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) -- The U.S. dollar was paring gains against the yen during Asia-Pacific trading hours, but the Australian dollar continued slipping against the greenback after bad economic news hit the currency markets on Thursday.

The U.S. dollar was trading flat at 82.87 yen during Asia-Pacific foreign exchange hours after hitting a three-week high of 83.22 yen during New York hours.

On Thursday, a softening of the yen set in after Standard & Poor's cut Japan's sovereign debt rating for the first time in nine years, citing the country's lack of a coherent plan to reduce its national debt.

Standard & Poor's cut its credit rating for the country by a notch to "AA-", three notches under the highest possible rating.

Japan's debt currently sits at 200% of its gross domestic product (GDP). That's even higher than Greece's debt load of 140% of GDP; Greece has been poster child for Europe's debt contagion woes.

"The big story today would be the Australian dollar because of the tax and the yen because of the downgrade," Brown Brothers Harriman's global head of currency strategy Marc Chandler had said on Thursday.

Weakness in the Australian dollar could be explained by concerns that Australia's new "flood tax" proposal would discourage consumer spending and encourage the central bank to leave interest rates unchanged.

Australia's prime minister Julia Gillard has proposed a A$1.8 billion ($1.79 billion) income tax measure to help fund the reconstruction of areas in the country ravaged by floods over the past month. Much of eastern Australia has been damaged.

Australia's currency remained weak in the Asia-Pacific hours as the yen licked its wounds. The Australian dollar fell 0.3% to 98.94 U.S. cents. It had fallen 0.7% to 99.20 U.S. cents during New York hours.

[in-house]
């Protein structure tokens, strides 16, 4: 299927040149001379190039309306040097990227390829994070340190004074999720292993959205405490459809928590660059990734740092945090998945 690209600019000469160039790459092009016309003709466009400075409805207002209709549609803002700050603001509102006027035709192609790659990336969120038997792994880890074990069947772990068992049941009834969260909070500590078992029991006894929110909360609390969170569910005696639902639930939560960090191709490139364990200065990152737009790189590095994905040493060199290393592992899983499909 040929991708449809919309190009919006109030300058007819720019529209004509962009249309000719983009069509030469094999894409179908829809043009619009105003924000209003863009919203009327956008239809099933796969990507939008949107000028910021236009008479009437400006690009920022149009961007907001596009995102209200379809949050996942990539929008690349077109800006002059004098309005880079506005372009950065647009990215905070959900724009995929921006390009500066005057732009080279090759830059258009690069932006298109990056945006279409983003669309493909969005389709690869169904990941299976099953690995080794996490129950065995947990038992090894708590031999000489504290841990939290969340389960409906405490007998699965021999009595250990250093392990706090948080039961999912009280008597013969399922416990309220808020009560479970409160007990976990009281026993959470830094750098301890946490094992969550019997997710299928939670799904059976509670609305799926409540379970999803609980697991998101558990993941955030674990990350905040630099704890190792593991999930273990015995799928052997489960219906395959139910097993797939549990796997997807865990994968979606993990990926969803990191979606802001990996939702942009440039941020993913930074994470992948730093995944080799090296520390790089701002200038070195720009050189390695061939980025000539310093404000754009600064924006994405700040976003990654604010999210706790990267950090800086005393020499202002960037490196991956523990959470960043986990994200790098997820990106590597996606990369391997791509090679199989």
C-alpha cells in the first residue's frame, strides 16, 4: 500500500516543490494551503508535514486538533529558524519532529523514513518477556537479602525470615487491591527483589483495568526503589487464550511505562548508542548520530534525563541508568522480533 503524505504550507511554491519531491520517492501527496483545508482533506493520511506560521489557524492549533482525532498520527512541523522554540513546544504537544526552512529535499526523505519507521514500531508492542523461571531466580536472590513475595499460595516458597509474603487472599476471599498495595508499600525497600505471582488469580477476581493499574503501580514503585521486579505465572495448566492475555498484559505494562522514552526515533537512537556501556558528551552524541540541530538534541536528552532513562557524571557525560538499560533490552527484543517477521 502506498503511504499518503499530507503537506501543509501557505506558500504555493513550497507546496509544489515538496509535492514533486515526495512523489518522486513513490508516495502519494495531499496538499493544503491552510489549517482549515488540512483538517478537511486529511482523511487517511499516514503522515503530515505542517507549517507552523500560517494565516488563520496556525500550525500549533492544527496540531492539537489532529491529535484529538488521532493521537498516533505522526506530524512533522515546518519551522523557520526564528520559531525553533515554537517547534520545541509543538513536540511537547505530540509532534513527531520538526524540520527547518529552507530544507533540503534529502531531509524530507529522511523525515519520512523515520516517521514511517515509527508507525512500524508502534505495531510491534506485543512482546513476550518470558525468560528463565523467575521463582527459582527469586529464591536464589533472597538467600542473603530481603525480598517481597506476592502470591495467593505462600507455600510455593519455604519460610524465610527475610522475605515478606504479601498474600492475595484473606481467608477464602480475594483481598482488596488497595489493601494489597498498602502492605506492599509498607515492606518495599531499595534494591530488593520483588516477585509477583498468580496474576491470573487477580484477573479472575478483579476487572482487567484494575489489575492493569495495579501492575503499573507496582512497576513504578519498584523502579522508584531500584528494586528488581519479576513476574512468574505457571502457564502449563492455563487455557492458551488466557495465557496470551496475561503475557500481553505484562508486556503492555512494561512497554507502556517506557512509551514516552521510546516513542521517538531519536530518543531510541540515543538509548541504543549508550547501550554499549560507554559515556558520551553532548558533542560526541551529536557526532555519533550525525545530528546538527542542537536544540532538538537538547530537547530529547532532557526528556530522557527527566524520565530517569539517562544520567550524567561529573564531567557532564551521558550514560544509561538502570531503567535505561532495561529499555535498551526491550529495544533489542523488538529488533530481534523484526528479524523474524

The U.S. Dollar index, which compares the U.S. dollar against a basket of mainly European currencies, remained flat at $77.75 amid the expectation of continued quantitative easing by the Federal Reserve and that the European nations will resolve their debt crisis within a few months.

"The belief that the Federal Reserve is going to continue with its 'QE2' and that some countries in Europe -- the eurozone, the Bank of England, Sweden and Norway -- could raise rates before the U.S. is dollar negative," Chandler remarked.

The rough composition of the currencies basket the dollar is measured against in the U.S. dollar index is 57.6% the euro, 4.2% the Swedish krona, 3.6% the Swiss franc, 11.9% the British pound, 13.6% the Japanese yen and 9.1% the Canadian dollar.

"I can just tell you I think the euro's going up. I don't have to fake it and find three people who agree with me," Chandler said.

DWS Investment GmbH, Germany's largest mutual fund, said the euro could rise to $1.50 by year-end from $1.37 currently amid the widely-held view that European nations could reach a major breakthrough in debt crisis resolution by the arrival of the European summit in March.

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-- Written by Andrea Tse in New York.

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